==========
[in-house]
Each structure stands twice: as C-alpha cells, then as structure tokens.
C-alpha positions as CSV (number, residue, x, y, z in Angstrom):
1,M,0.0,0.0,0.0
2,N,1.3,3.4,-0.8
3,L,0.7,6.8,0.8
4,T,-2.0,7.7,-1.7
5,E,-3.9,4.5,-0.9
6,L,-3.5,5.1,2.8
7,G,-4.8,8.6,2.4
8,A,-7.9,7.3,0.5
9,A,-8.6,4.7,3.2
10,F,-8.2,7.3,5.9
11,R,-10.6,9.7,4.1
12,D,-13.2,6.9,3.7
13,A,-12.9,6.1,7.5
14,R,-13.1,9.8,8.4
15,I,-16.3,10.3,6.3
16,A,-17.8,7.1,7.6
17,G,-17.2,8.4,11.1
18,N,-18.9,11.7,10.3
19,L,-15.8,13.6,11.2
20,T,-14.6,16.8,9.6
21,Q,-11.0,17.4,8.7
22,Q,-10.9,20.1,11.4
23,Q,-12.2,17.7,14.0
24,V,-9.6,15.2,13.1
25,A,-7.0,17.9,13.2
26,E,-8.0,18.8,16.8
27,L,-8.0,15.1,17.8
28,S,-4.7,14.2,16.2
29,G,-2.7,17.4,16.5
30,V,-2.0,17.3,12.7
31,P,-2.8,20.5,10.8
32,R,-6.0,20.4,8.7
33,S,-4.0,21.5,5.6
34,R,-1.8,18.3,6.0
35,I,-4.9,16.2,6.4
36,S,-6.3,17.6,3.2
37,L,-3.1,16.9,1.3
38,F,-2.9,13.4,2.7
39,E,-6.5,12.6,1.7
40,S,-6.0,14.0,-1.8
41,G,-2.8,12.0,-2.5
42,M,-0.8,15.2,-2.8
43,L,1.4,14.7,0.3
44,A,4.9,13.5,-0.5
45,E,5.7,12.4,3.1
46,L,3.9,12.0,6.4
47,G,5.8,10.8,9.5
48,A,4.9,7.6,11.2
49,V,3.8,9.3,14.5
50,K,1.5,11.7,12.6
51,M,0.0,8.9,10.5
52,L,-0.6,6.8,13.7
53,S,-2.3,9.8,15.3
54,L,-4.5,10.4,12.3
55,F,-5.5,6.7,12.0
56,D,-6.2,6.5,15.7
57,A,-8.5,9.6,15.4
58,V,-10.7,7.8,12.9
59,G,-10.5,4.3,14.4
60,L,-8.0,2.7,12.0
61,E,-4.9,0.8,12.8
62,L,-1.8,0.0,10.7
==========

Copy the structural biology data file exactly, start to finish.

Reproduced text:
[in-house]
Each structure stands twice: as C-alpha cells, then as structure tokens.
C-alpha positions as CSV (number, residue, x, y, z in Angstrom):
1,M,0.0,0.0,0.0
2,N,1.3,3.4,-0.8
3,L,0.7,6.8,0.8
4,T,-2.0,7.7,-1.7
5,E,-3.9,4.5,-0.9
6,L,-3.5,5.1,2.8
7,G,-4.8,8.6,2.4
8,A,-7.9,7.3,0.5
9,A,-8.6,4.7,3.2
10,F,-8.2,7.3,5.9
11,R,-10.6,9.7,4.1
12,D,-13.2,6.9,3.7
13,A,-12.9,6.1,7.5
14,R,-13.1,9.8,8.4
15,I,-16.3,10.3,6.3
16,A,-17.8,7.1,7.6
17,G,-17.2,8.4,11.1
18,N,-18.9,11.7,10.3
19,L,-15.8,13.6,11.2
20,T,-14.6,16.8,9.6
21,Q,-11.0,17.4,8.7
22,Q,-10.9,20.1,11.4
23,Q,-12.2,17.7,14.0
24,V,-9.6,15.2,13.1
25,A,-7.0,17.9,13.2
26,E,-8.0,18.8,16.8
27,L,-8.0,15.1,17.8
28,S,-4.7,14.2,16.2
29,G,-2.7,17.4,16.5
30,V,-2.0,17.3,12.7
31,P,-2.8,20.5,10.8
32,R,-6.0,20.4,8.7
33,S,-4.0,21.5,5.6
34,R,-1.8,18.3,6.0
35,I,-4.9,16.2,6.4
36,S,-6.3,17.6,3.2
37,L,-3.1,16.9,1.3
38,F,-2.9,13.4,2.7
39,E,-6.5,12.6,1.7
40,S,-6.0,14.0,-1.8
41,G,-2.8,12.0,-2.5
42,M,-0.8,15.2,-2.8
43,L,1.4,14.7,0.3
44,A,4.9,13.5,-0.5
45,E,5.7,12.4,3.1
46,L,3.9,12.0,6.4
47,G,5.8,10.8,9.5
48,A,4.9,7.6,11.2
49,V,3.8,9.3,14.5
50,K,1.5,11.7,12.6
51,M,0.0,8.9,10.5
52,L,-0.6,6.8,13.7
53,S,-2.3,9.8,15.3
54,L,-4.5,10.4,12.3
55,F,-5.5,6.7,12.0
56,D,-6.2,6.5,15.7
57,A,-8.5,9.6,15.4
58,V,-10.7,7.8,12.9
59,G,-10.5,4.3,14.4
60,L,-8.0,2.7,12.0
61,E,-4.9,0.8,12.8
62,L,-1.8,0.0,10.7